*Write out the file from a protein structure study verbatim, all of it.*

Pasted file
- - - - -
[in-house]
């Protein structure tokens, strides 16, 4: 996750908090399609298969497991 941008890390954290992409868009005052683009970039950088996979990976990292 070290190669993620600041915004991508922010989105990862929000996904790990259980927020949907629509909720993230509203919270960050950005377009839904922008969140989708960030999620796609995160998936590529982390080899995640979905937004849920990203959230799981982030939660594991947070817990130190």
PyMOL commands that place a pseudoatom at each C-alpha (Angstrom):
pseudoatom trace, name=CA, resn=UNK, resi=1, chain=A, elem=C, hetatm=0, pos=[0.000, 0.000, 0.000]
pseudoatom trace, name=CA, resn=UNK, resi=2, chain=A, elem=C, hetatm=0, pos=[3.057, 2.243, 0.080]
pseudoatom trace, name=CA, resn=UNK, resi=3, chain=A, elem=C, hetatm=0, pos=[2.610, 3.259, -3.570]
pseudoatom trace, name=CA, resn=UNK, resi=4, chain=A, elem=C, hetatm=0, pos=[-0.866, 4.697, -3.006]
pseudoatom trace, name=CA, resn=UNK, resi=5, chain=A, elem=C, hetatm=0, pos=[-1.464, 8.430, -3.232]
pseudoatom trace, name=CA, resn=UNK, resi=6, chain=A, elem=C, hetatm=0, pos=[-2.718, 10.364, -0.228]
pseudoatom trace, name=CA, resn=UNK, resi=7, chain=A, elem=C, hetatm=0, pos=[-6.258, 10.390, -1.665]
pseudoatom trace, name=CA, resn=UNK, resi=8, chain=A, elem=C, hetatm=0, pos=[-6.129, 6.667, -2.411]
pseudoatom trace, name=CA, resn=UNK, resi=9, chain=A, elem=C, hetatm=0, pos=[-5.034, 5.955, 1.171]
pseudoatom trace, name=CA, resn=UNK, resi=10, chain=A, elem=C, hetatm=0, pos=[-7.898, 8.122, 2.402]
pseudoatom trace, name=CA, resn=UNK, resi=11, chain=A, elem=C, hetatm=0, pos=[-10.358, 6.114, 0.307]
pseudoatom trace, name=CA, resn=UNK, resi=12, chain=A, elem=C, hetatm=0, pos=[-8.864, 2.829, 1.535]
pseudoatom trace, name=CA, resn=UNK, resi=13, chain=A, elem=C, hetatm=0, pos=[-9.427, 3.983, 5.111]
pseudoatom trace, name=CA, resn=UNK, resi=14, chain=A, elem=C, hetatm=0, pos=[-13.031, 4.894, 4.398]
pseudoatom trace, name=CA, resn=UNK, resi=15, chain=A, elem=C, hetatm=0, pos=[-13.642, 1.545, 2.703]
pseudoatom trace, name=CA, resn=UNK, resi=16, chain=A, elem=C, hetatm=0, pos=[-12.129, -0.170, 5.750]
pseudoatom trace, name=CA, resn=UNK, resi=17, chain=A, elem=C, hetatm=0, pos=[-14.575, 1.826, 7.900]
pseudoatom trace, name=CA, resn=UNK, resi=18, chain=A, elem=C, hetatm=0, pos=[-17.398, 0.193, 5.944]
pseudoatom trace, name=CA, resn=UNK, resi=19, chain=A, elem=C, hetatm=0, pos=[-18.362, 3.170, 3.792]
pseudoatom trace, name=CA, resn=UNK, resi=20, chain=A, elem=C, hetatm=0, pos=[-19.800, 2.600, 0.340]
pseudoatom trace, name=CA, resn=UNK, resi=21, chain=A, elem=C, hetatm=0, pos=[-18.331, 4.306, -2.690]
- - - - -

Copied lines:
[in-house]
């Protein structure tokens, strides 16, 4: 996750908090399609298969497991 941008890390954290992409868009005052683009970039950088996979990976990292 070290190669993620600041915004991508922010989105990862929000996904790990259980927020949907629509909720993230509203919270960050950005377009839904922008969140989708960030999620796609995160998936590529982390080899995640979905937004849920990203959230799981982030939660594991947070817990130190």
PyMOL commands that place a pseudoatom at each C-alpha (Angstrom):
pseudoatom trace, name=CA, resn=UNK, resi=1, chain=A, elem=C, hetatm=0, pos=[0.000, 0.000, 0.000]
pseudoatom trace, name=CA, resn=UNK, resi=2, chain=A, elem=C, hetatm=0, pos=[3.057, 2.243, 0.080]
pseudoatom trace, name=CA, resn=UNK, resi=3, chain=A, elem=C, hetatm=0, pos=[2.610, 3.259, -3.570]
pseudoatom trace, name=CA, resn=UNK, resi=4, chain=A, elem=C, hetatm=0, pos=[-0.866, 4.697, -3.006]
pseudoatom trace, name=CA, resn=UNK, resi=5, chain=A, elem=C, hetatm=0, pos=[-1.464, 8.430, -3.232]
pseudoatom trace, name=CA, resn=UNK, resi=6, chain=A, elem=C, hetatm=0, pos=[-2.718, 10.364, -0.228]
pseudoatom trace, name=CA, resn=UNK, resi=7, chain=A, elem=C, hetatm=0, pos=[-6.258, 10.390, -1.665]
pseudoatom trace, name=CA, resn=UNK, resi=8, chain=A, elem=C, hetatm=0, pos=[-6.129, 6.667, -2.411]
pseudoatom trace, name=CA, resn=UNK, resi=9, chain=A, elem=C, hetatm=0, pos=[-5.034, 5.955, 1.171]
pseudoatom trace, name=CA, resn=UNK, resi=10, chain=A, elem=C, hetatm=0, pos=[-7.898, 8.122, 2.402]
pseudoatom trace, name=CA, resn=UNK, resi=11, chain=A, elem=C, hetatm=0, pos=[-10.358, 6.114, 0.307]
pseudoatom trace, name=CA, resn=UNK, resi=12, chain=A, elem=C, hetatm=0, pos=[-8.864, 2.829, 1.535]
pseudoatom trace, name=CA, resn=UNK, resi=13, chain=A, elem=C, hetatm=0, pos=[-9.427, 3.983, 5.111]
pseudoatom trace, name=CA, resn=UNK, resi=14, chain=A, elem=C, hetatm=0, pos=[-13.031, 4.894, 4.398]
pseudoatom trace, name=CA, resn=UNK, resi=15, chain=A, elem=C, hetatm=0, pos=[-13.642, 1.545, 2.703]
pseudoatom trace, name=CA, resn=UNK, resi=16, chain=A, elem=C, hetatm=0, pos=[-12.129, -0.170, 5.750]
pseudoatom trace, name=CA, resn=UNK, resi=17, chain=A, elem=C, hetatm=0, pos=[-14.575, 1.826, 7.900]
pseudoatom trace, name=CA, resn=UNK, resi=18, chain=A, elem=C, hetatm=0, pos=[-17.398, 0.193, 5.944]
pseudoatom trace, name=CA, resn=UNK, resi=19, chain=A, elem=C, hetatm=0, pos=[-18.362, 3.170, 3.792]
pseudoatom trace, name=CA, resn=UNK, resi=20, chain=A, elem=C, hetatm=0, pos=[-19.800, 2.600, 0.340]
pseudoatom trace, name=CA, resn=UNK, resi=21, chain=A, elem=C, hetatm=0, pos=[-18.331, 4.306, -2.690]